It’s almost 1PM on Sunday as I wrap this up and I still need to sort photos, shower and change clothes before I head out from Sparks to Frederick, so I’ll turn you over quickly to the pics after the jump and just say thanks for reading.

Because really, thanks for reading. More tomorrow, if you can believe it.

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Live Review: Maryland Doom Fest 2018 Night One, 06.22.18

Posted in Features, Reviews on June 23rd, 2018 by JJ Koczan

maryland doom fest 2018 night one poster

Over the last four years since its inception, Maryland Doom Fest has become a defining force for its many-storied local scene and for the Eastern Seaboard at large. Its reach nowadays goes well beyond those imaginary borders, of course, but its lineup has always remained cognizant of its core inspiration and purpose — you’re always going to find some Maryland doom at Maryland Doom Fest. 2018’s roster of acts, which is the broadest in terms of style and geopgraphy to date, is no exception. With headliners The Obsessed, Windhand and Weedeater, Maryland Doom Fest 2018 reaffirms its commitment to the oldschool groove and its newer-school interpretations, even as acts like HorseburnerUnorthodoxCavern, DuelEarthrideCaustic Casanova, and many others with them, speak to the same meld of styles and origins.

I could go on all day about that, but as ever with festivals, there’s little time for musing amid the 15-minute set-changeovers and sheer onslaught of stuff to catch. Held as ever at Cafe 611 in Frederick, Maryland Doom Fest 2018 boasts a lineup of 32 bands — nine tonight, 12 tomorrow and 11 on Sunday. My goal? To see all of them. Front to back. Staring down the barrel at the outset it seems nigh-insurmountable, but the truth is it’s going to be a total blast and I know it.

Travel south to Maryland from Massachusetts, with an about-to-be-eight-month-old, is a days-long process, and I’m reminded that two years ago when I made the trip, I was bogged down by a car breakdown and about to start a new job the following Tuesday. It was insane. I’m sure 2018 will be much more relaxed. Ha.

Enough preamble. Let’s boogie:

Horseburner

Horseburner (Photo JJ Koczan)

I’m not sure the world knows it’s anxiously awaiting the third full-length from West Virginian progressive heavy rockers Horseburner, but it probably is. First band of the weekend and they had heads banging both onstage and off. They were exciting to watch, and their 2016 album, Dead Seeds, Barren Soil (review here) — which was reissued last year by Hellmistress Records; the vinyl was in the merch area to the side of the venue — remains a favorite in its manifestation of what might’ve happened had Mastodon become a heavy rock band while keeping their initial heft instead of going ultra-prog as they did. There were some technical difficulties in the drums, but no real delay, and the trio dynamic — could’ve sworn they used to be a four-piece — played well during the set, with no shortage of crunch in their tone but an overarching groove that they never seemed to relinquish. The record’s good, but they’re better live, with the melodies cutting through the push and a bit of hop-into-the-crowd interaction in the finale.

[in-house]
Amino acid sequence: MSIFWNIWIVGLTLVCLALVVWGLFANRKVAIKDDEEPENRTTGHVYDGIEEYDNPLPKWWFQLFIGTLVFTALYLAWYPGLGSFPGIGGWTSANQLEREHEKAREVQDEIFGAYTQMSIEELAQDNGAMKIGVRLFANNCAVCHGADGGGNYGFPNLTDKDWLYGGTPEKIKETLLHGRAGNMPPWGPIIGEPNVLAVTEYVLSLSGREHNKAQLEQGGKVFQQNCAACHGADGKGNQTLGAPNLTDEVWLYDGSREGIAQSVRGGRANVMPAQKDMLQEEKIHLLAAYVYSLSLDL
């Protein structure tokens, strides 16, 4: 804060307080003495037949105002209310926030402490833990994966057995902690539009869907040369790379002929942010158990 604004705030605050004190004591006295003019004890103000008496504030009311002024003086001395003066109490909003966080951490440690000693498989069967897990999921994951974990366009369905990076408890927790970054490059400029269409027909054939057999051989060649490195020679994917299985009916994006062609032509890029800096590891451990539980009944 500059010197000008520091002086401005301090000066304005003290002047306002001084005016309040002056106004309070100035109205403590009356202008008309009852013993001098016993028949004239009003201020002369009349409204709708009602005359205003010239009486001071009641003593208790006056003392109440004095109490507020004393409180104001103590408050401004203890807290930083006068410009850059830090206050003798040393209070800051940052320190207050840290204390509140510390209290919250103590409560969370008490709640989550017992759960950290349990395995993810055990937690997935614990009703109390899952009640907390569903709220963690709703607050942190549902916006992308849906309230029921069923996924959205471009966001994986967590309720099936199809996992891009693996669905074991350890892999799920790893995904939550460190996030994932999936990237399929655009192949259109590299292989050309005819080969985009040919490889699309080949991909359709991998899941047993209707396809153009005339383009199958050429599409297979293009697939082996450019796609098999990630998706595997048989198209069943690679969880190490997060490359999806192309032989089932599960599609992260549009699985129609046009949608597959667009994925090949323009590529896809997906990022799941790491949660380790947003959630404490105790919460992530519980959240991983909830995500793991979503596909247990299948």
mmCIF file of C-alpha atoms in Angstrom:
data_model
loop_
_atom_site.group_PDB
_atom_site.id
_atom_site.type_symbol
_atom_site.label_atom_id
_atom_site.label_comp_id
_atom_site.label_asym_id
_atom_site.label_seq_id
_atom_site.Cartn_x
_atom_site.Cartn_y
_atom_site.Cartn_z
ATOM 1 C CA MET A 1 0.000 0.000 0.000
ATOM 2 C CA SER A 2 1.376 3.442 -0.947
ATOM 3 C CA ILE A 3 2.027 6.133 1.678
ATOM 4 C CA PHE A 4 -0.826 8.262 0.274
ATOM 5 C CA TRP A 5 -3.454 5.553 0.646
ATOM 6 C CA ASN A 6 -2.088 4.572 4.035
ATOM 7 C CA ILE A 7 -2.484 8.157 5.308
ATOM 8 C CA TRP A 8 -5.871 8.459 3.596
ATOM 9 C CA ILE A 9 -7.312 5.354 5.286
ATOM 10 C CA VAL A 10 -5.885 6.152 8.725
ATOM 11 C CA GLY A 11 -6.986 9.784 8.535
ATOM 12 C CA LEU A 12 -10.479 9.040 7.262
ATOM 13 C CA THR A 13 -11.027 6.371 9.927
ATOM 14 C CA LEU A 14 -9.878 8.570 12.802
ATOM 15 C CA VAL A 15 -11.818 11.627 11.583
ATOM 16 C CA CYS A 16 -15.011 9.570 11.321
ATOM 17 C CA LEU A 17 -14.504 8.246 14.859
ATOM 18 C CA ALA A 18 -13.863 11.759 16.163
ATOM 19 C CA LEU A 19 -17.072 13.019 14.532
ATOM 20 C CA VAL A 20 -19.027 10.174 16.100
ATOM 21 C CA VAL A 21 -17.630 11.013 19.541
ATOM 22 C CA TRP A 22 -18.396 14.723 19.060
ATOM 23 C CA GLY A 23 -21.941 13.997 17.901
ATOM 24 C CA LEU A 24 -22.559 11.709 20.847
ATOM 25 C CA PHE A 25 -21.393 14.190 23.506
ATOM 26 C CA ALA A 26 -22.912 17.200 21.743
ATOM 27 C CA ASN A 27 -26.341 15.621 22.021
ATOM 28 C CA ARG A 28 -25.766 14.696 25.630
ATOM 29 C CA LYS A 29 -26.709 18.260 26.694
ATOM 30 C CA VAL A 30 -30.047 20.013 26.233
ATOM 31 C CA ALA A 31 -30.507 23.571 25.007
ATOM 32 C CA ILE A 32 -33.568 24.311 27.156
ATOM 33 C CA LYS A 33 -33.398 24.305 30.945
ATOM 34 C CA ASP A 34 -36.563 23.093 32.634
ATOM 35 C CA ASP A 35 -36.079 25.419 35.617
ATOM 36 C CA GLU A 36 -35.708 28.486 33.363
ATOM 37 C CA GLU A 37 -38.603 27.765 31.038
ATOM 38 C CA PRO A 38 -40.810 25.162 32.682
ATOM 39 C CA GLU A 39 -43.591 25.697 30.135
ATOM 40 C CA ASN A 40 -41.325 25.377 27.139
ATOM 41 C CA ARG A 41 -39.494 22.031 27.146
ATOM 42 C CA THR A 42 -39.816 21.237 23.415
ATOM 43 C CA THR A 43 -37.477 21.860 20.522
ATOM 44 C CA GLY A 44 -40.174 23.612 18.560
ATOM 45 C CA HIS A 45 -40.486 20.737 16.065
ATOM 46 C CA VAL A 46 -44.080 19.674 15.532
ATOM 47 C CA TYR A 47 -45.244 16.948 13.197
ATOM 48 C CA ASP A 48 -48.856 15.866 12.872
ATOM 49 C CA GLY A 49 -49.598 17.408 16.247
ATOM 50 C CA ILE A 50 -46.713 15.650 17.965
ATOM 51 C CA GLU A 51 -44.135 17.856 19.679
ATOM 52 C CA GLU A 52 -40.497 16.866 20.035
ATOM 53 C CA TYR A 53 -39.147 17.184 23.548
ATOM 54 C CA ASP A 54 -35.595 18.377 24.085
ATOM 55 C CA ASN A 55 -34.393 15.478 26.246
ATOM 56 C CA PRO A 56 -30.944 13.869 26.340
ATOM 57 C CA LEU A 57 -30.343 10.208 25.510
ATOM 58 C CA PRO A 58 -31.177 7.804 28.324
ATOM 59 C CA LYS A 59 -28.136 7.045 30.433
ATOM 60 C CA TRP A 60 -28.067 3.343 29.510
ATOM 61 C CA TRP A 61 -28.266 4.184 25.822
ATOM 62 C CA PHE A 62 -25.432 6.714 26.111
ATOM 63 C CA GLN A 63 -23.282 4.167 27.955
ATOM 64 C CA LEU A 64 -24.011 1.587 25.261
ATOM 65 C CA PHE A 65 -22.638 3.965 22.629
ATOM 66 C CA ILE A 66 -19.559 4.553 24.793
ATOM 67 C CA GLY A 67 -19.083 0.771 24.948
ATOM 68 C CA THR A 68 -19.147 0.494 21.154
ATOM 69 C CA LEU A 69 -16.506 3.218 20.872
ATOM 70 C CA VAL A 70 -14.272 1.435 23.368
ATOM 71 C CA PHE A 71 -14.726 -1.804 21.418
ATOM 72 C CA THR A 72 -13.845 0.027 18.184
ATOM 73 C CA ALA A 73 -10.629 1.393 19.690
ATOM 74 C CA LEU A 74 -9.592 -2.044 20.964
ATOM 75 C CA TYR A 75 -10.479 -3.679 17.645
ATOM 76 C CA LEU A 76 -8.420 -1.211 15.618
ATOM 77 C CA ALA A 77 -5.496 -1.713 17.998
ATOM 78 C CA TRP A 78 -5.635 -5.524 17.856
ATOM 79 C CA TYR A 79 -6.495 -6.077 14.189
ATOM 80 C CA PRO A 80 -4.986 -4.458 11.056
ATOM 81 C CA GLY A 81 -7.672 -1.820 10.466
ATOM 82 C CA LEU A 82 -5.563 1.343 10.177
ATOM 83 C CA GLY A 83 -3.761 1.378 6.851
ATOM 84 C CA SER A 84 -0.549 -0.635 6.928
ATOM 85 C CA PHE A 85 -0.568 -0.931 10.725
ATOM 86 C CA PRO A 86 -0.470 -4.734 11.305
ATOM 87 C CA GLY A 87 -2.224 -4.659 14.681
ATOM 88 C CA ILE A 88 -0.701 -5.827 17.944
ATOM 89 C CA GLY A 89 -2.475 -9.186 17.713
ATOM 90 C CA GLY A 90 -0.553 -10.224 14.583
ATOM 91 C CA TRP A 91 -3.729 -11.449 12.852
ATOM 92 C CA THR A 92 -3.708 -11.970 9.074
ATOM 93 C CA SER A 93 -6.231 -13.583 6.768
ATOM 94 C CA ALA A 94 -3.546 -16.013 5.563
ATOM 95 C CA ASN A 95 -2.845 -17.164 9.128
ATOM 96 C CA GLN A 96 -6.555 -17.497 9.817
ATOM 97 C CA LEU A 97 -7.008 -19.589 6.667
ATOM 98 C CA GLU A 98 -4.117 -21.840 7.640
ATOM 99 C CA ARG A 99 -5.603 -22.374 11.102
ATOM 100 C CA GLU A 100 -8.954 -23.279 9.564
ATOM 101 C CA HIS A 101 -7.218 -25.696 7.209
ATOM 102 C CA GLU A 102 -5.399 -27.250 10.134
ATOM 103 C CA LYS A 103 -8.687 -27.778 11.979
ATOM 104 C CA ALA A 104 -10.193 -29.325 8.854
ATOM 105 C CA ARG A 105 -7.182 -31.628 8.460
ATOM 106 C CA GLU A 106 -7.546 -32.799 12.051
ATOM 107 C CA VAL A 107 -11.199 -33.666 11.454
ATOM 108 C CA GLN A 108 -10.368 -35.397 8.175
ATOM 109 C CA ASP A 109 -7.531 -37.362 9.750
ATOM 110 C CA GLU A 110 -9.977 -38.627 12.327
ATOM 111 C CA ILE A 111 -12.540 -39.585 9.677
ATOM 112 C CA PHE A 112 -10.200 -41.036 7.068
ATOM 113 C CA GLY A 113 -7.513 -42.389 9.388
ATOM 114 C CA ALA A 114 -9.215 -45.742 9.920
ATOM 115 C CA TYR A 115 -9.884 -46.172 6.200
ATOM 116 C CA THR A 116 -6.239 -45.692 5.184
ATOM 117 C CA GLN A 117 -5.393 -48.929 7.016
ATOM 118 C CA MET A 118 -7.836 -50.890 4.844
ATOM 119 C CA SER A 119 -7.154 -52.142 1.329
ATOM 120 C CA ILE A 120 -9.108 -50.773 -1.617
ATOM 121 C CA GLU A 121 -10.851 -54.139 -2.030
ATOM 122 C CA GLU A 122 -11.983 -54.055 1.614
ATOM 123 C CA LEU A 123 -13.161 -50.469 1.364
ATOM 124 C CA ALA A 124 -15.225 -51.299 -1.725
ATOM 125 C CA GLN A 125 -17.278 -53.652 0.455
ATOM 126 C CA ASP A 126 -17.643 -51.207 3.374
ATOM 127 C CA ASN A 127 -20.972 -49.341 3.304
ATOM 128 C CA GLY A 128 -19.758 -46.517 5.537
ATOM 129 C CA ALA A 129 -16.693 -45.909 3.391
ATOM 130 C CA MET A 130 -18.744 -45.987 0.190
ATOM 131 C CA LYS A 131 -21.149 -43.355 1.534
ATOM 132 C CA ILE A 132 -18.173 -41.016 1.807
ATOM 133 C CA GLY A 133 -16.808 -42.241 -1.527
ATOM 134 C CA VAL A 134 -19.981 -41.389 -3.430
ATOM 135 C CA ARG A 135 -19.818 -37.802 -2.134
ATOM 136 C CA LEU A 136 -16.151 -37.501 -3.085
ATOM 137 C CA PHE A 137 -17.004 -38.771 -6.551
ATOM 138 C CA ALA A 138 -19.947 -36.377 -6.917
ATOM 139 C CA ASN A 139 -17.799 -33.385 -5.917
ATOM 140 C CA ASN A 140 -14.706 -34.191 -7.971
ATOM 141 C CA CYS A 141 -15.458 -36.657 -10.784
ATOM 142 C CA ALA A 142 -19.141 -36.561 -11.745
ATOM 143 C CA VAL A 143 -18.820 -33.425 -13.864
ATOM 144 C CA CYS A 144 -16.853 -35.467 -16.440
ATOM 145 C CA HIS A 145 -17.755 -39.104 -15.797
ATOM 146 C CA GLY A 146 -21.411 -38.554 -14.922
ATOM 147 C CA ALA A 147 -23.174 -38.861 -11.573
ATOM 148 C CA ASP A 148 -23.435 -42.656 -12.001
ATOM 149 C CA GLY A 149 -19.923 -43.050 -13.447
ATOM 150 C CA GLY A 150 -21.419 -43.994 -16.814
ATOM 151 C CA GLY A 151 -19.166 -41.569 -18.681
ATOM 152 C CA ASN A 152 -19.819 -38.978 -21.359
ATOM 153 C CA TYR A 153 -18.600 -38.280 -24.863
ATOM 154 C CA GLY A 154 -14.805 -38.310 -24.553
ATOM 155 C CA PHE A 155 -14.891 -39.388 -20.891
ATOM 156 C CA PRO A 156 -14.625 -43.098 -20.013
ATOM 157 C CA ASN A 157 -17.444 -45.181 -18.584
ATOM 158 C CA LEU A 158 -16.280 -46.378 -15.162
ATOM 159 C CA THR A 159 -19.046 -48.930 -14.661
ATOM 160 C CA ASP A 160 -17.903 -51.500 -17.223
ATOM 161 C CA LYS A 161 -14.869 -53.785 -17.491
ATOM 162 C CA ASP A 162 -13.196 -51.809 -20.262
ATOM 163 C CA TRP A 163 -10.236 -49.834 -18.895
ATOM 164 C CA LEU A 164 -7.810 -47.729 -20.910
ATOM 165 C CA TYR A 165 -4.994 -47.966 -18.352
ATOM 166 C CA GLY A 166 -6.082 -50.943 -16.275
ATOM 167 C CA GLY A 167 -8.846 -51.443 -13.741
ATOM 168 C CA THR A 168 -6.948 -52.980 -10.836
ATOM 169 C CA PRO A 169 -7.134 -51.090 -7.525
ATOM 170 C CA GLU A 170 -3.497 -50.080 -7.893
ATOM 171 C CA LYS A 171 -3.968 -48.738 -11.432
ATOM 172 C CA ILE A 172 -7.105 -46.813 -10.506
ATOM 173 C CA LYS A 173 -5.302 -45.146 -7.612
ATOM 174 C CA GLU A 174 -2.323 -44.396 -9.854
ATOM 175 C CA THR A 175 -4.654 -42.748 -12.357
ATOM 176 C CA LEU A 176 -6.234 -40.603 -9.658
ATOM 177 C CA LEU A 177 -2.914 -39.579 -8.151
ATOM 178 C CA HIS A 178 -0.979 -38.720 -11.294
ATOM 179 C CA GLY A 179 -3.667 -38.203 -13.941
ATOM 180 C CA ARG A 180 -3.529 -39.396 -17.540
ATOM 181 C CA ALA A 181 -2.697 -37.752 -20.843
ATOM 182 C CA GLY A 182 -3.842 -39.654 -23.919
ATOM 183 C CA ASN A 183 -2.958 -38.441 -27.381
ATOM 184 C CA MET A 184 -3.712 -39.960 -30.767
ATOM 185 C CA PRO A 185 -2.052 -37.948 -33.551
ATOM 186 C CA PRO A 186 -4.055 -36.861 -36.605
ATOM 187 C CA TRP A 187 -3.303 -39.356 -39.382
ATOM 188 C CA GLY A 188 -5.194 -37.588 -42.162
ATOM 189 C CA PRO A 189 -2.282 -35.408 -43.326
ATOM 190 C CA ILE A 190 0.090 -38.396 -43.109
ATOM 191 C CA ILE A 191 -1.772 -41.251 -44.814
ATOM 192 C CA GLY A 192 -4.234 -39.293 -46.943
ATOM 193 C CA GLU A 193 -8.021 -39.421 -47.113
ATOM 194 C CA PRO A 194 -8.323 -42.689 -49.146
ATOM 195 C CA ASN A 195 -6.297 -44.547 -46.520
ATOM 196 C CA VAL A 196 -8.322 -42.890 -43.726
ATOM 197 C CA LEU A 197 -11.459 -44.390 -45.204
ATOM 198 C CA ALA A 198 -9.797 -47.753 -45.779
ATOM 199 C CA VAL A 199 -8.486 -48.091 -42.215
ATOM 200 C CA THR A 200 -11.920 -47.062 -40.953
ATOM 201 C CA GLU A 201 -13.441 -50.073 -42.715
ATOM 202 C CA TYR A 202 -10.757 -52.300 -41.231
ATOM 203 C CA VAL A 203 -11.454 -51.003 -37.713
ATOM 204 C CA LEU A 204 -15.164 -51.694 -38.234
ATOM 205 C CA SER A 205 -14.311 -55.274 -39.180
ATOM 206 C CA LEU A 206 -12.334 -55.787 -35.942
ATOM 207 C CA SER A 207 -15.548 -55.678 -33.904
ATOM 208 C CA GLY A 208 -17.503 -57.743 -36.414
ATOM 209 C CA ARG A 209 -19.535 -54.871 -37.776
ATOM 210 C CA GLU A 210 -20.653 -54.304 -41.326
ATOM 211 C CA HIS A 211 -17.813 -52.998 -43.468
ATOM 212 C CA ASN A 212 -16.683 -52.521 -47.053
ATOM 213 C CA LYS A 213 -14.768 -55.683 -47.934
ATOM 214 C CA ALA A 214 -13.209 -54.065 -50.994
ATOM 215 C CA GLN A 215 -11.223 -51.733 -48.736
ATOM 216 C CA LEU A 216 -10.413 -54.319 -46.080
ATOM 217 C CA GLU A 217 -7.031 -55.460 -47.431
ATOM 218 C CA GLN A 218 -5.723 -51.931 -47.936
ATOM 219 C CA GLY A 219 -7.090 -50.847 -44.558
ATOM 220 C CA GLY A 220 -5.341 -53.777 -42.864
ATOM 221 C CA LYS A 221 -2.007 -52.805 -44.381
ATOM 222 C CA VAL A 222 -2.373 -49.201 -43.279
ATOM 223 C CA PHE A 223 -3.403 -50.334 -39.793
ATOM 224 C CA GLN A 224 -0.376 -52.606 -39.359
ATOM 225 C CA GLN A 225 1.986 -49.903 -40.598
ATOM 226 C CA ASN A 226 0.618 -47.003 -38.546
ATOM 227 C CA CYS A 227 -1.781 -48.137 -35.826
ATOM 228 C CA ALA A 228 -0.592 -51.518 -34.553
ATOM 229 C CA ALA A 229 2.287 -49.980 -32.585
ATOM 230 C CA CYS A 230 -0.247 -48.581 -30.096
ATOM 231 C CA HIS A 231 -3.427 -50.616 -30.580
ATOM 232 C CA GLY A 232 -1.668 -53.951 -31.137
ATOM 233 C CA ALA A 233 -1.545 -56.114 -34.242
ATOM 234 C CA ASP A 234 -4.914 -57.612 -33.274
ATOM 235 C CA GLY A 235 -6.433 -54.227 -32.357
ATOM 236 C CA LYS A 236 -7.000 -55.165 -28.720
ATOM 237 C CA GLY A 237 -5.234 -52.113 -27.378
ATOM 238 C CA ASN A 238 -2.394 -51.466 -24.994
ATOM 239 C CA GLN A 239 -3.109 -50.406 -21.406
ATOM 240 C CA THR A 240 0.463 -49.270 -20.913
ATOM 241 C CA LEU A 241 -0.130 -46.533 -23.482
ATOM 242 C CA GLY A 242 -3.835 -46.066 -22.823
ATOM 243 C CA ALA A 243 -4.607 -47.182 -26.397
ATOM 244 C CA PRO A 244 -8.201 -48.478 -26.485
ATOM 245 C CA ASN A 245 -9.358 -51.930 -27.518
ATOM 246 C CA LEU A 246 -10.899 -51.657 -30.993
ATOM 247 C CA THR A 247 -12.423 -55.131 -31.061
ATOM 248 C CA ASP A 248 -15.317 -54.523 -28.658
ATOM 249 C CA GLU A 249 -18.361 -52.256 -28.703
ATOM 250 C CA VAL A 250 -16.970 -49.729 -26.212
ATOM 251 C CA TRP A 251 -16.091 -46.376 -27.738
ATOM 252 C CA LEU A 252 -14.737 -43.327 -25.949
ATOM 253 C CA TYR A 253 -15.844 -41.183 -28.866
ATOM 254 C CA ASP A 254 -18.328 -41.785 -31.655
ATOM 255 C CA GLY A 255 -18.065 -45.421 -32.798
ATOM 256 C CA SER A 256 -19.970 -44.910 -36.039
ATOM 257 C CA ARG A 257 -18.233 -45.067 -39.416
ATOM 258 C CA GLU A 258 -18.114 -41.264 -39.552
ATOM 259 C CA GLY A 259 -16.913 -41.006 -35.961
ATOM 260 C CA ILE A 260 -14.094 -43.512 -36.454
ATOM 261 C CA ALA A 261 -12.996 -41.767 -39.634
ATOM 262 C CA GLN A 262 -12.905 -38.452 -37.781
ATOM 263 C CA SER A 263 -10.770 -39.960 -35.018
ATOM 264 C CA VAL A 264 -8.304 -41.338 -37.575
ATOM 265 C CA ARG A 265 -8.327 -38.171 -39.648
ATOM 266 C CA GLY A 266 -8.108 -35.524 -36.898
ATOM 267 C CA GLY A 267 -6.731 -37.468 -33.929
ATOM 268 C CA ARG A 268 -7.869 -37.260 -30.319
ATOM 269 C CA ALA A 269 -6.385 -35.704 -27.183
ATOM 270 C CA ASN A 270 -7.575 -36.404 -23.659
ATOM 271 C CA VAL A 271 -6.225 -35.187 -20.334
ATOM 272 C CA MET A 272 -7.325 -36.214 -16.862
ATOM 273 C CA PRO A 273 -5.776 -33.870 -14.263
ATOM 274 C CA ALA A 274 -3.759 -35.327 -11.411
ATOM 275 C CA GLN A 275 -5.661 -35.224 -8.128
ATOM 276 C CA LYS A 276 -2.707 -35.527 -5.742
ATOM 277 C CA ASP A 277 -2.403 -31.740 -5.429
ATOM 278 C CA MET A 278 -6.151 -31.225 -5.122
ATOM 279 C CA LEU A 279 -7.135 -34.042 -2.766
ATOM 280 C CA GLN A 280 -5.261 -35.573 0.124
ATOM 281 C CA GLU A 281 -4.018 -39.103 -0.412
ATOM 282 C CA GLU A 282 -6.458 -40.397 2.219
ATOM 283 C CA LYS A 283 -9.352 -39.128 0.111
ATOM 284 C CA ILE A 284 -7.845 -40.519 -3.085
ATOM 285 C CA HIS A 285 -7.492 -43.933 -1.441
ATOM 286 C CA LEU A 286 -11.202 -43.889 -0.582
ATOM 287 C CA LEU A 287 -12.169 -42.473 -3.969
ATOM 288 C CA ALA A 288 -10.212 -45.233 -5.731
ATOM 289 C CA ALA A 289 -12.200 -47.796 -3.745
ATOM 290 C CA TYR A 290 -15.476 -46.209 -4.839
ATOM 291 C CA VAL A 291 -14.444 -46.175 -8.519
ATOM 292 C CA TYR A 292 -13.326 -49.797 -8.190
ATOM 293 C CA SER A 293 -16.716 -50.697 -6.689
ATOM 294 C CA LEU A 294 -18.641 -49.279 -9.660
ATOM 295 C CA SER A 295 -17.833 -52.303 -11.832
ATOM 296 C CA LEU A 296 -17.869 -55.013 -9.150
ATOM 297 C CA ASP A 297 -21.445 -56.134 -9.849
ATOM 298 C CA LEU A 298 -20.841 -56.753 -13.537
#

Geezer

Geezer (Photo JJ Koczan)

Back in January, New York psych-blues jammers Geezer announced they were working on a new album. Accordingly, the triumvirate of guitarist/vocalist Pat Harrington, bassist Richie Touseull and drummer Steve Markota shared three new songs for the Maryland Doom Fest 2018 crowd. I hounded Harrington after they finished for the titles: “Spiral Fires,” “Dig” and “Black Owl.” The latter provided some highlight low end work from Touseull, and it was “Dig” with a particularly fuzzed out guitar solo and a bit of cowbell from Markota that I’m dying to hear a studio version of. Supporting their latest release, Psychoriffadelia (review here), they also celebrated 2016 self-titled (review here) at the end of their set with the memorably catchy “Dust” and the spacious “Sun Gods.” Having made their debut in 2013, they’ve moved into veteran status and stage presence relatively quickly, and I took particular interest in a lack of slide guitar from Harrington, wondering if perhaps he put it down in order to focus on more intricate styles of playing in the newer songs. Seems like maybe an interview question to file away for later. In any case, they pulled a packed early crowd and were well known to them, playing out the story of a band whose potential is being realized at that very moment for all to see.

Bailjack

Bailjack (Photo JJ Koczan)

Double-guitar four-piece Bailjack had the distinction of being the first Maryland-based act at the festival. Based out of Boonsboro, they had four songs on the setlist, none of which seems to have stemmed from their 2016 debut, Show Me Your Heart. I’d been fortunate enough to see them once before down this way (review here), but they struck me all around as a tighter and more cohesive band. Guitarists Jason Barker and Blake Owens shared lead vocal duties effectively, changing up the soulful and classic heavy rock moods between them with support from Ron “Uncle Fezzy” McGinnis (also Pale DivineAdmiral Browning, Thonian Horde, etc.), which left drummer Alex Llewellyn as the only one without a mic. He kept plenty busy with the locked-in groove of “Predominantly Green,” though, which like just about everything else they played was deceptively complex in its execution, working around a straightforward groove with personality and depth. They were a fitting complement to Geezer‘s ultra-roll, and at one point while they played I looked around and couldn’t believe we were only three bands into the night. The vibe was so set and so thick in the room that it felt like everyone had been there for a day already. Awesome.

Lightning Born

Lightning Born (Photo JJ Koczan)